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WORLD | 19-02-2024 13:29

British Foreign Secretary David Cameron in Malvinas for two-day visit

British Foreign Minister David Cameron landed at Mount Pleasant air base on Monday as part of a two-day visit to the Malvinas (Falkland) Islands.

UK Foreign Secretary David Cameron visited the Malvinas (Falkland) Islands on Monday, the first visit in three decades by Britain's top diplomat to the far-flung UK territory claimed by Argentina.

Speaking before his departure to the Press Association news agency, Cameron said he was visiting the South Atlantic archipelago, the centre of a Britain-Argentina war in 1982, to make clear they are "a valued part of the British family."

According to the PA, a plane carrying the British Foreign Minister landed at Mount Pleasant air base on Monday.

Argentina's new president, Javier Milei – who met Cameron last month on the sidelines of the World Economic Forum in Davos, Switzerland – said recently he hopes to recover the islands diplomatically.

Ahead of the visit, Cameron dismissed that stance, saying sovereignty is non-negotiable while its residents wish to remain British.

"The Falkland Islands are a valued part of the British family," he told Press Association, which went with him to the archipelago 12,875 kilometres (8,000 miles) from Britain. "And we are clear that as long as they want to remain part of the family, the issue of sovereignty will not be up for discussion."

Cameron, a former UK prime minister, will also travel to  Paraguay, to a G20 meeting in Brazil and to the UN headquarters in New York on his overseas visit.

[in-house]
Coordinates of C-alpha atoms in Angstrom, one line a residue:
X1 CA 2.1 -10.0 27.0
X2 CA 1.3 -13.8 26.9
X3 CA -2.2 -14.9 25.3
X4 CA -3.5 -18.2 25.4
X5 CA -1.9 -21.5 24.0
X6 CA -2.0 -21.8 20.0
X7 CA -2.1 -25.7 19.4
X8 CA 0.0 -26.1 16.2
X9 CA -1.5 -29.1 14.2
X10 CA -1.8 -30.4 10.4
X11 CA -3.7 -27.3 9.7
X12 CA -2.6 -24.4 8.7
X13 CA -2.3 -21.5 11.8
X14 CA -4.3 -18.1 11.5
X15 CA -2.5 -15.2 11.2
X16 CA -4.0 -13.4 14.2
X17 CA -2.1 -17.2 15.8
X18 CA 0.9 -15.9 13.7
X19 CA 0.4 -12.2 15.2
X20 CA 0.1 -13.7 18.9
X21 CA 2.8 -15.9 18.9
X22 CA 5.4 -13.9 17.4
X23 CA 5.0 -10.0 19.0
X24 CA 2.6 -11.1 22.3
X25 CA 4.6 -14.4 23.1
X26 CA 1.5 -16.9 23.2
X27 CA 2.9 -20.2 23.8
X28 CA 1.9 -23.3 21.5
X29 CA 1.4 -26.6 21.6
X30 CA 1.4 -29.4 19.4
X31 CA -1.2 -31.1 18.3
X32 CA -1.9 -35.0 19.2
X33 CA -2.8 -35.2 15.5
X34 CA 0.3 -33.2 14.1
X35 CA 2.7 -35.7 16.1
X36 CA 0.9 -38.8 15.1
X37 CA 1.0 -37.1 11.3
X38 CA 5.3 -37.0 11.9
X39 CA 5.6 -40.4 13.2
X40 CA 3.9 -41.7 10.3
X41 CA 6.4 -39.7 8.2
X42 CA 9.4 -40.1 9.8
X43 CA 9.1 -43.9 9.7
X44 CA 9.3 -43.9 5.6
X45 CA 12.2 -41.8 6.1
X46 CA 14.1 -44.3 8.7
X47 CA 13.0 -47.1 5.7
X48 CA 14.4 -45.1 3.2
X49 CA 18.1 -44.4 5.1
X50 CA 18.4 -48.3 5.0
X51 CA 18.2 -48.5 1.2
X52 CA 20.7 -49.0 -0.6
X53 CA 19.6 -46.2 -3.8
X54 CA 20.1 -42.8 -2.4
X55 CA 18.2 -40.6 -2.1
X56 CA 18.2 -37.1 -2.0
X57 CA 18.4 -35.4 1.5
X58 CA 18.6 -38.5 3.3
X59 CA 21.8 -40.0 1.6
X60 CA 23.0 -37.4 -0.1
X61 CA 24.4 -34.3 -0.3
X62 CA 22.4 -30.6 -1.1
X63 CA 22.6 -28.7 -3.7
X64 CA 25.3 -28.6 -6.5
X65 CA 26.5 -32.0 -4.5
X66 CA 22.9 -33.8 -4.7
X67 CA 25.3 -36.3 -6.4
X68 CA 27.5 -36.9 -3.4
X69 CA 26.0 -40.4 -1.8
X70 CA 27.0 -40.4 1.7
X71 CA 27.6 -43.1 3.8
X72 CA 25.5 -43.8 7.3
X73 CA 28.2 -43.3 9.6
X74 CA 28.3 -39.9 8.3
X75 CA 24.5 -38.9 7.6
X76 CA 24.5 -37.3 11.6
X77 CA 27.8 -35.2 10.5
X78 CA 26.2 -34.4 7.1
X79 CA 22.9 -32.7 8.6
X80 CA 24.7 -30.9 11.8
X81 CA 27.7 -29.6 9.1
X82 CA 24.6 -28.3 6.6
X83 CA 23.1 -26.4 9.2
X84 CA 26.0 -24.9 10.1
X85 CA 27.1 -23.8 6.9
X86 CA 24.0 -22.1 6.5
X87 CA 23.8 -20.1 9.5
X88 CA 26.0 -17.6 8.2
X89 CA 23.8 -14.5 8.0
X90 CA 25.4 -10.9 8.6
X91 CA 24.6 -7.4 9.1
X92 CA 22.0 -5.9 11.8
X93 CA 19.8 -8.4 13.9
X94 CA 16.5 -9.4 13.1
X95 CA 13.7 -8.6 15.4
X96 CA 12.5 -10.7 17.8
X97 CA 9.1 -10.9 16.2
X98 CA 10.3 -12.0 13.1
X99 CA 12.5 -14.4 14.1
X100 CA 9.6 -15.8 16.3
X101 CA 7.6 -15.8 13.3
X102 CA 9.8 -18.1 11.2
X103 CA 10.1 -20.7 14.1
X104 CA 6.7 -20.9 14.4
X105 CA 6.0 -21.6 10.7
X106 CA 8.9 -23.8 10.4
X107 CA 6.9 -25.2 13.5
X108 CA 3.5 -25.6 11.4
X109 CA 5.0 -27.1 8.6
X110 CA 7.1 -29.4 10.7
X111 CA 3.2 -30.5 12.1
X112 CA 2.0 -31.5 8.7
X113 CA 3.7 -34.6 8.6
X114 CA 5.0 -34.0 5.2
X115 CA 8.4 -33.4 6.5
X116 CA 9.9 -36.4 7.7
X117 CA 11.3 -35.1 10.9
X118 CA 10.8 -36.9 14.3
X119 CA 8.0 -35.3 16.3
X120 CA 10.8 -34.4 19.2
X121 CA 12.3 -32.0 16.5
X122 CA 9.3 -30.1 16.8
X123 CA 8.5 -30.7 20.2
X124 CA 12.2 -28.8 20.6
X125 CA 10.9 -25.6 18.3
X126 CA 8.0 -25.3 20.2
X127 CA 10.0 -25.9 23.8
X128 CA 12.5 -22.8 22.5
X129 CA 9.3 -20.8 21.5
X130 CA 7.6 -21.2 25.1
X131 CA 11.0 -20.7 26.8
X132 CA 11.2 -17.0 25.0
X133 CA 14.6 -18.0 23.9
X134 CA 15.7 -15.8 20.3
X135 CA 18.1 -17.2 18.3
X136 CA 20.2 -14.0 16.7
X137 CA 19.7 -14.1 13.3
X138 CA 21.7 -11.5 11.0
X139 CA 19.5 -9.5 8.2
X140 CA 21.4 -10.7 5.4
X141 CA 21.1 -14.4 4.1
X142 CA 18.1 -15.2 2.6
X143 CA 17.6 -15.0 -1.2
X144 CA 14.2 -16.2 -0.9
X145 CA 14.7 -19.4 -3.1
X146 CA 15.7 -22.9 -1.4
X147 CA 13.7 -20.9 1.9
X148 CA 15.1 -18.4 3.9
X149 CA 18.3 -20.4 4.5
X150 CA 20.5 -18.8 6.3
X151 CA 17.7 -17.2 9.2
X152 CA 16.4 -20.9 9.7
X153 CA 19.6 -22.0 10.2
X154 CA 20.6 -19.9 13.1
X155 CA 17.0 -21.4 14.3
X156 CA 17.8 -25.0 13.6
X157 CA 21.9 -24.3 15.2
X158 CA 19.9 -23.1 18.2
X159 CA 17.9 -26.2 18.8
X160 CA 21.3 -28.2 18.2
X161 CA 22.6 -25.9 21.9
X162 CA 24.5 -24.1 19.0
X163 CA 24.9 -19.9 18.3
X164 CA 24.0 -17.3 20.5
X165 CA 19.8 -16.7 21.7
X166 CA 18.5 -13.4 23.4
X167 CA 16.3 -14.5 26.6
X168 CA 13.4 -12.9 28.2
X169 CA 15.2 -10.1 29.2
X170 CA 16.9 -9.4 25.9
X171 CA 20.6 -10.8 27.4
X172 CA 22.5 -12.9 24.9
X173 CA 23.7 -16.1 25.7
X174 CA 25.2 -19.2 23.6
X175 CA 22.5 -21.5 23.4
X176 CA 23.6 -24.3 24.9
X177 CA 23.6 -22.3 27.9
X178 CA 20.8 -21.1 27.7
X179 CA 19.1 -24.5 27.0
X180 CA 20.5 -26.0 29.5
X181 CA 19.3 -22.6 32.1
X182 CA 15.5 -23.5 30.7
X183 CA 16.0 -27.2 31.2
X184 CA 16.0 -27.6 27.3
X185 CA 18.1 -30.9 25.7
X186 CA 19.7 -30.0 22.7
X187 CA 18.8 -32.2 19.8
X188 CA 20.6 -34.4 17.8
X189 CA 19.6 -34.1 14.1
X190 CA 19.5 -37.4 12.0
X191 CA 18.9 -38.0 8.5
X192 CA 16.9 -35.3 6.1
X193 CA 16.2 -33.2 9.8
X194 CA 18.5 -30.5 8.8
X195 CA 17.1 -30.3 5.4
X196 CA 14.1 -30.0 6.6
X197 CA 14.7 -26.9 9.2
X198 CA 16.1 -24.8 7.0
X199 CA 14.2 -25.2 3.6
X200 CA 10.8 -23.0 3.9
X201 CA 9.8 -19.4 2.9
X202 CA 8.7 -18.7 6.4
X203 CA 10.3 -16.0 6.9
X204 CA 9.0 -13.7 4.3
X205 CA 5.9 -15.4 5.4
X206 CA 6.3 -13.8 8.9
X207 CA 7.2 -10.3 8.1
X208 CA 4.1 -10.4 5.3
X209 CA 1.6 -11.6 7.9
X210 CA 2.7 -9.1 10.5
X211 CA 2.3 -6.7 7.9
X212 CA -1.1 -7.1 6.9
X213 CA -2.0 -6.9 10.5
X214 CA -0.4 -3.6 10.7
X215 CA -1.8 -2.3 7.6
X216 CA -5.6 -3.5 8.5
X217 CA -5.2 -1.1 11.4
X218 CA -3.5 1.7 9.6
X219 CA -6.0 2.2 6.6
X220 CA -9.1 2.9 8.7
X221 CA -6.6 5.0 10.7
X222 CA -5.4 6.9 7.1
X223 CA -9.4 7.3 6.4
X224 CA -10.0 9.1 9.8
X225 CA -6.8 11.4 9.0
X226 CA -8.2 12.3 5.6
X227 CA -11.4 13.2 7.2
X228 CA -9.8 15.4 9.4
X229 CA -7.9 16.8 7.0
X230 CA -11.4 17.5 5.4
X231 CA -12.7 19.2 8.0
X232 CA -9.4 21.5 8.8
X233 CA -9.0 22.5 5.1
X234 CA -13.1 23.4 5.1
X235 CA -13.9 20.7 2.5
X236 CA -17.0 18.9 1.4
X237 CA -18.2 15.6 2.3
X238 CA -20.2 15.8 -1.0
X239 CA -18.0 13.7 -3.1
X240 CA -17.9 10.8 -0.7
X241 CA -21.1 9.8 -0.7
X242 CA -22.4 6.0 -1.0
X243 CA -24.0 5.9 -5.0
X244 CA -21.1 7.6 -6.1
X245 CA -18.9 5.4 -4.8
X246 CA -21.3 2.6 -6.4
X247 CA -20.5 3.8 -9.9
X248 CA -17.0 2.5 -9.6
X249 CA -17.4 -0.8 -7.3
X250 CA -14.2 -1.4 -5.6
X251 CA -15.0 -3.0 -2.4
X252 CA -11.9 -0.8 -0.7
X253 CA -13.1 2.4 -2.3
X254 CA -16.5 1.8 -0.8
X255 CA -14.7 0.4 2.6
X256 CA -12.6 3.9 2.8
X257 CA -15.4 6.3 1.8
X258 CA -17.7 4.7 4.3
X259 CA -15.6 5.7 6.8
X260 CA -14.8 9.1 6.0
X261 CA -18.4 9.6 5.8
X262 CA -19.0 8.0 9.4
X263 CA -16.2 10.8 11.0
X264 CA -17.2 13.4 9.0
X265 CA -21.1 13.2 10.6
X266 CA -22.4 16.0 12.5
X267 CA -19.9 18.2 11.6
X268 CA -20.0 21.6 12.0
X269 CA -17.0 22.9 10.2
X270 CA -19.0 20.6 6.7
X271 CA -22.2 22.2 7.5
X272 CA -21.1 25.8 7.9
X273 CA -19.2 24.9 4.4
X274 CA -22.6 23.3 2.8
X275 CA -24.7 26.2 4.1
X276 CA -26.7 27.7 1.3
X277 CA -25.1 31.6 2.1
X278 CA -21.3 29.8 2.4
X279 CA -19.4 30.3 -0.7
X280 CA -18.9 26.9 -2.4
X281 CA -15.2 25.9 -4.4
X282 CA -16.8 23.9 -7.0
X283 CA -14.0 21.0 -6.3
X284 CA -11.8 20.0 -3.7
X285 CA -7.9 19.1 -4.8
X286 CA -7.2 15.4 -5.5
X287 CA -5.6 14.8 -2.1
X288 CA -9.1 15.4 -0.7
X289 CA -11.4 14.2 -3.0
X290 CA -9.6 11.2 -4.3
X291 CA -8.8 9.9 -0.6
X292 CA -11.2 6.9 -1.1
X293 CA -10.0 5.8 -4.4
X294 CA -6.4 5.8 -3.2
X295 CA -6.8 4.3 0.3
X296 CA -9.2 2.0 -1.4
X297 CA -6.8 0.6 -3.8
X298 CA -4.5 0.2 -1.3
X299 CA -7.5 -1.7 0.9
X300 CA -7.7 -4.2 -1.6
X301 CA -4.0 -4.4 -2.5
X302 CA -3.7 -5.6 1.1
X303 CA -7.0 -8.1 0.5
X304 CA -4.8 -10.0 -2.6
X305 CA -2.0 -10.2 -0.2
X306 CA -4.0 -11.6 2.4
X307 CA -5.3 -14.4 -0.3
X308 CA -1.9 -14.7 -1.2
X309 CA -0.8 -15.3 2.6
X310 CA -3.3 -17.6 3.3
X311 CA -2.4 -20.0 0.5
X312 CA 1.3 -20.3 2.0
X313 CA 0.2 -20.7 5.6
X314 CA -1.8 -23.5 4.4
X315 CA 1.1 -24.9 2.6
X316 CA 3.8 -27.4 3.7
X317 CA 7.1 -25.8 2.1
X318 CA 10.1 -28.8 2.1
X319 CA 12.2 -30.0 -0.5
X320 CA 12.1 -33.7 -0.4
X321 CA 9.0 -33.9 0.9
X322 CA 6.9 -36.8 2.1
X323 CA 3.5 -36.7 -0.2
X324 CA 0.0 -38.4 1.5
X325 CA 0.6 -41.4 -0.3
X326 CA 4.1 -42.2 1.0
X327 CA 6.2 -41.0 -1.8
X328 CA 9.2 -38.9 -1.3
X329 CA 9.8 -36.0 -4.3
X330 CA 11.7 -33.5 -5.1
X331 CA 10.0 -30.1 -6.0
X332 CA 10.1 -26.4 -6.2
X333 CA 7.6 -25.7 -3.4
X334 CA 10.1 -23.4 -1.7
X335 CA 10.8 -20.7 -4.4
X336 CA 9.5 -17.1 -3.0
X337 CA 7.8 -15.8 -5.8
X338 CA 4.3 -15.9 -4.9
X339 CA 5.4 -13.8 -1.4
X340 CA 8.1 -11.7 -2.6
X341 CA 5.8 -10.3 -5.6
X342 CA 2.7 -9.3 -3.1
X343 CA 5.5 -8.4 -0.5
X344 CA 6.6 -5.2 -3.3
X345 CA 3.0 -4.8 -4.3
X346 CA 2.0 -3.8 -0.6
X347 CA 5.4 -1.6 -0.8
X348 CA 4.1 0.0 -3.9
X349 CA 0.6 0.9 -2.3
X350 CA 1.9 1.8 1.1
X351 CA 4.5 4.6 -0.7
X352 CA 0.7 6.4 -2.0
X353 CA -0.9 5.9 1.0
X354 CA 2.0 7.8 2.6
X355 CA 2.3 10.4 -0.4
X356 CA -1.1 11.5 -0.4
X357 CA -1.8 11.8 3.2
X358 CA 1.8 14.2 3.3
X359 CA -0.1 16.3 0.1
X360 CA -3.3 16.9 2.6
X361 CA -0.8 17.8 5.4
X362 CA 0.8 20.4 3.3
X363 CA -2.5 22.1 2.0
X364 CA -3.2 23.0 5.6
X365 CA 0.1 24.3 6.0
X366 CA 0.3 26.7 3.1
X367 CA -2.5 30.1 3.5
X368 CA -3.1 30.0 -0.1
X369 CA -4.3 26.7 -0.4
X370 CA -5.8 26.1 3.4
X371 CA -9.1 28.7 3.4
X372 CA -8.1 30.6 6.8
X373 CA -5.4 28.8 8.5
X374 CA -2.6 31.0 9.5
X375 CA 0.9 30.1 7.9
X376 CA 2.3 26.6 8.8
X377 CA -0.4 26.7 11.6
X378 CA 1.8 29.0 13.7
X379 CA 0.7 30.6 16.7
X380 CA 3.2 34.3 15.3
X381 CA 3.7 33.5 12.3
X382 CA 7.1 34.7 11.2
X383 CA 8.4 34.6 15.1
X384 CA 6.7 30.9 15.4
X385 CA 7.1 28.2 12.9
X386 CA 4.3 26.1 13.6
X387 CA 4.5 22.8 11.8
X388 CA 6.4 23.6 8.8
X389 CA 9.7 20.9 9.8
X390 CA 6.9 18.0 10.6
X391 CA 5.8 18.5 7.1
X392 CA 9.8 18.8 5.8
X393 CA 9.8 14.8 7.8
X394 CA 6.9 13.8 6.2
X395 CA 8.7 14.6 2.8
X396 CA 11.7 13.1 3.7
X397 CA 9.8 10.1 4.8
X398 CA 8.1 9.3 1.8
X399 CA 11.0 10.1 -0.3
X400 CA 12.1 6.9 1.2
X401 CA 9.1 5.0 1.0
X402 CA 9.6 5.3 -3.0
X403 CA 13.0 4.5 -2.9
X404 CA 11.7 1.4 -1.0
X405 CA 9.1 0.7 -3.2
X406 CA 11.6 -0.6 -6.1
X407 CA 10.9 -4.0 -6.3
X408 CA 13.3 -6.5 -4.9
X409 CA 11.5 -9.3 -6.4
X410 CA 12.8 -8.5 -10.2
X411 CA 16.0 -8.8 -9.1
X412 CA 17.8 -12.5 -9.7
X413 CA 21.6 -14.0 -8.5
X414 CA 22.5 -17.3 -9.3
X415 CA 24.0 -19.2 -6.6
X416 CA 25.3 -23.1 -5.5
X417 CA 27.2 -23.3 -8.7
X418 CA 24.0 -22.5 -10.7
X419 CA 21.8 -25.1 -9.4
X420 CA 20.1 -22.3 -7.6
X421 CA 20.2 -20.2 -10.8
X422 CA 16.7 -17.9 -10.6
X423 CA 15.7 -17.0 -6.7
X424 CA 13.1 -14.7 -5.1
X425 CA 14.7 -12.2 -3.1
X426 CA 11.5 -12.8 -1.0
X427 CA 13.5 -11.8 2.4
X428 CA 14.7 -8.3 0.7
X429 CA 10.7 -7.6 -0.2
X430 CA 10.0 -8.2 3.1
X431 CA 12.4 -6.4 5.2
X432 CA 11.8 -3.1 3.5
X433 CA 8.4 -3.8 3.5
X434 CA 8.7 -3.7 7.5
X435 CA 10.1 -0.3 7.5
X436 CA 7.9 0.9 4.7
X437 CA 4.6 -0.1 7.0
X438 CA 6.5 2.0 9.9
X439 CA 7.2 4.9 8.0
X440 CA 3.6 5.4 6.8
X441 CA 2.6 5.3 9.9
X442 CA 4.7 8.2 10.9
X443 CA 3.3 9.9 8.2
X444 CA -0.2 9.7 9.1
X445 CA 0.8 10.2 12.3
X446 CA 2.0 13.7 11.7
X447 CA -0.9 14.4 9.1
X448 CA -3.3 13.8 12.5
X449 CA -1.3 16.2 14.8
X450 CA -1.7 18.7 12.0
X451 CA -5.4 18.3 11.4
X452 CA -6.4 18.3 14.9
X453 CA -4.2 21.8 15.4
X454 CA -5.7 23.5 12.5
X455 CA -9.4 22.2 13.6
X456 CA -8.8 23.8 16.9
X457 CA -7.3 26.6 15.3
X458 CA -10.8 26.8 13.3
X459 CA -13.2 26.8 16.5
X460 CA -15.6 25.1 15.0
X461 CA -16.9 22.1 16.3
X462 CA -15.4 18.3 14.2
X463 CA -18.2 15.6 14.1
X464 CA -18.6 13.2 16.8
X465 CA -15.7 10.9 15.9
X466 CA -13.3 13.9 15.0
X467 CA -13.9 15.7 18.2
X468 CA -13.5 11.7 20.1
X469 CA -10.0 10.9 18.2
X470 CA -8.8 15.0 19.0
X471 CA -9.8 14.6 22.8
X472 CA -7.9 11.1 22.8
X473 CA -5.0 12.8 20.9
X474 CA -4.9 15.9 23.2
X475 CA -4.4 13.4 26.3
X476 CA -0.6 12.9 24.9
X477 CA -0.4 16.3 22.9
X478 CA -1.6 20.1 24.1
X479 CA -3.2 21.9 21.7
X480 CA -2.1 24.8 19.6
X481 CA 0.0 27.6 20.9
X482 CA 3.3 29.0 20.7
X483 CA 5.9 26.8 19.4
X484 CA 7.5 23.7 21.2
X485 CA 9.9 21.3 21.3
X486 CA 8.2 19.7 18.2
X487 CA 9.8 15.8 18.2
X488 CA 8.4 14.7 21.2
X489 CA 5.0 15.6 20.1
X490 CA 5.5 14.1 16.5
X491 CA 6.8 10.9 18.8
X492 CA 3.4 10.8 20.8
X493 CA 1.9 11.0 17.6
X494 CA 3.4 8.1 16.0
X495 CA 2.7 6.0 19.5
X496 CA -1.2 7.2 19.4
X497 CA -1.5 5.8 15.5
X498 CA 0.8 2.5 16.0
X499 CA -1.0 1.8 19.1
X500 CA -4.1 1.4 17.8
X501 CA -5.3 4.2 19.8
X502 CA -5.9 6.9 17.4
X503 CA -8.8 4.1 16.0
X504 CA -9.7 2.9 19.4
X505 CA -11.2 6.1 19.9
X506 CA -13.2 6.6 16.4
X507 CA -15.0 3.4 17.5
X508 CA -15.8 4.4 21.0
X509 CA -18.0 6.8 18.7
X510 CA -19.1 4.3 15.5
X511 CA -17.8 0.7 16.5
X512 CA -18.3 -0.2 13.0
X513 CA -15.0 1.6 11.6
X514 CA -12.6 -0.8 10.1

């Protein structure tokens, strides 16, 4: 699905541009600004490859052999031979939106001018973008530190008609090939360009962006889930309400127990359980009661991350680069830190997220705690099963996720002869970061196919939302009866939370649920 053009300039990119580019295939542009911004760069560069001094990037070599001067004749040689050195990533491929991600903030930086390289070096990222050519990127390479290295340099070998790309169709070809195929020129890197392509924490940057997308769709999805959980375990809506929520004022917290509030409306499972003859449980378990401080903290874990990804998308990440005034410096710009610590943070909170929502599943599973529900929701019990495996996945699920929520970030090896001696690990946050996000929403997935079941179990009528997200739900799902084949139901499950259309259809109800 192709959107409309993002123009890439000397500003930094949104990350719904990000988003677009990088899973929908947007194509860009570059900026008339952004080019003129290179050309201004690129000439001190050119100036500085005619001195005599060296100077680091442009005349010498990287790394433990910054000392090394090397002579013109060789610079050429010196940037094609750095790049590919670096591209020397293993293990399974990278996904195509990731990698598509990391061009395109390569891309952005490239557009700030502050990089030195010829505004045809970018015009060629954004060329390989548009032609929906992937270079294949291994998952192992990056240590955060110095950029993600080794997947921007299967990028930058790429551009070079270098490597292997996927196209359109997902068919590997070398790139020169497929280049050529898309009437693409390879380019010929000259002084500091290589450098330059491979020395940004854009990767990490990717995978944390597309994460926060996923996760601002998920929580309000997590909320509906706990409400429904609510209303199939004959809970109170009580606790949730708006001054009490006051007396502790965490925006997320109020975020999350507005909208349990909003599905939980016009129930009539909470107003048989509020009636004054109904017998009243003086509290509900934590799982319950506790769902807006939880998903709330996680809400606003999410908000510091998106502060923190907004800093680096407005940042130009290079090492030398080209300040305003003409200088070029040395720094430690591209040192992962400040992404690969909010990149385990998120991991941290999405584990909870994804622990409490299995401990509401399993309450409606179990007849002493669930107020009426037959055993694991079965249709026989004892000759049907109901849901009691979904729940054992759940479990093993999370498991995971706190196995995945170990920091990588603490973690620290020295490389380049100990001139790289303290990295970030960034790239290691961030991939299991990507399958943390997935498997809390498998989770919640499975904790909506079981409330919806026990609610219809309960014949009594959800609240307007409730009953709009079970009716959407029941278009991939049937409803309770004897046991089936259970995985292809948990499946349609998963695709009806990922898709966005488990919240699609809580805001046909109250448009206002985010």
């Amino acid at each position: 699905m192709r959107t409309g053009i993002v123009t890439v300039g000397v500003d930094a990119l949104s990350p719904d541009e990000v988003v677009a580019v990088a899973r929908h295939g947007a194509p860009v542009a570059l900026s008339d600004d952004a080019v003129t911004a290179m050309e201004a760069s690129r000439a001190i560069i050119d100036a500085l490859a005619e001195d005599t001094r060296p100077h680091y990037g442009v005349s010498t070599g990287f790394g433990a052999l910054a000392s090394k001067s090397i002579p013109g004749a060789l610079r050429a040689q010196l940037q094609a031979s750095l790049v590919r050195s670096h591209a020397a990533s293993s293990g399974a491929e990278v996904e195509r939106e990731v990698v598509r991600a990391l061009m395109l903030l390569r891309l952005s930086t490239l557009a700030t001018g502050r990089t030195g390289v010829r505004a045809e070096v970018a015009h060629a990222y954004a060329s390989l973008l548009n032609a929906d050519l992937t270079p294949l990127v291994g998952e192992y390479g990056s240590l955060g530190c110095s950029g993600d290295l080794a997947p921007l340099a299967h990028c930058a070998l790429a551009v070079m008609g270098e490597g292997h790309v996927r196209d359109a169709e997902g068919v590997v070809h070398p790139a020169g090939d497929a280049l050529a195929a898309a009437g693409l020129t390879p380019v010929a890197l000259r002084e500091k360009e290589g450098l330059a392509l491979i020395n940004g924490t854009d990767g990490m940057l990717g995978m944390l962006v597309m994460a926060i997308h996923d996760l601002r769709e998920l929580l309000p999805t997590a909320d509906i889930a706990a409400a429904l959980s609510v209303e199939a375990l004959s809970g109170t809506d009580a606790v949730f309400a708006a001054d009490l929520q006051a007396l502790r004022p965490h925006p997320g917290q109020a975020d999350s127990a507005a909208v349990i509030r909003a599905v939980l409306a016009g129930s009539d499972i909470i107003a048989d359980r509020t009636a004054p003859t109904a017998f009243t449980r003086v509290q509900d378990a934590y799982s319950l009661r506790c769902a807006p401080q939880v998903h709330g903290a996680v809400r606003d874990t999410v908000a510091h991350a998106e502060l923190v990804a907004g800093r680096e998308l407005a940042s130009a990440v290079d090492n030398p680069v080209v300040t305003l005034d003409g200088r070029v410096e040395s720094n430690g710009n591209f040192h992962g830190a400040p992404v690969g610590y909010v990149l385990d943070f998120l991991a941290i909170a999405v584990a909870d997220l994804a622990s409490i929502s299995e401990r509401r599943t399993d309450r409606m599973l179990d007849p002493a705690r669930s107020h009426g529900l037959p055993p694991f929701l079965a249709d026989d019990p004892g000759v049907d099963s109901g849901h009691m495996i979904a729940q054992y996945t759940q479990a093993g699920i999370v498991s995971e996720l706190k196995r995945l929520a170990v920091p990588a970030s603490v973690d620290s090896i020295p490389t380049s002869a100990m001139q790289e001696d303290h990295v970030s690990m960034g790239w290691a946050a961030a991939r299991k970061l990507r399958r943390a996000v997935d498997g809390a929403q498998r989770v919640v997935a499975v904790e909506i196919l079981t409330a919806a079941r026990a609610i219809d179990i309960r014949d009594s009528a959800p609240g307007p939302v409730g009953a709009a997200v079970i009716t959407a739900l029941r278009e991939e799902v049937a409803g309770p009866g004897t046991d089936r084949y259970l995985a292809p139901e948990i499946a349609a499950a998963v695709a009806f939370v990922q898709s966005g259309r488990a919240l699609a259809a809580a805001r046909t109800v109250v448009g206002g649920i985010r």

The Foreign Office announced the trip on Sunday and said that Cameron would "reiterate the UK's commitment to uphold the right of the islanders to self-determination" during his visit to the islands.

Cameron stated that he will visit some of the battle sites of the 1982 war between Argentina and the United Kingdom.

In a statement to the press, the Falkland Islands Government announced that Cameron will meet with members of the Legislative Assembly and other officials.

Cameron's visit is the first by a member of the British government since 2016, when then-defence secretary Michael Fallon travelled to the South Atlantic archipelago.

The territory, located 400 kilometres off Argentina’s coast and almost 13,000 kilometres from the UK, was the subject of a brief 74-day war in 1982 that left 649 Argentines, 255 British dead and three islanders.

Argentina claims it inherited the windswept islands, which have been occupied by Britain since 1833, from Spain when it gained independence in 1816. 

Britain says it has historically ruled them and that the islanders should have the right to self-determination.

In 2013, in a referendum in the territory of just 2,000 inhabitants, 99.8 percent of voters voted to remain under British sovereignty.



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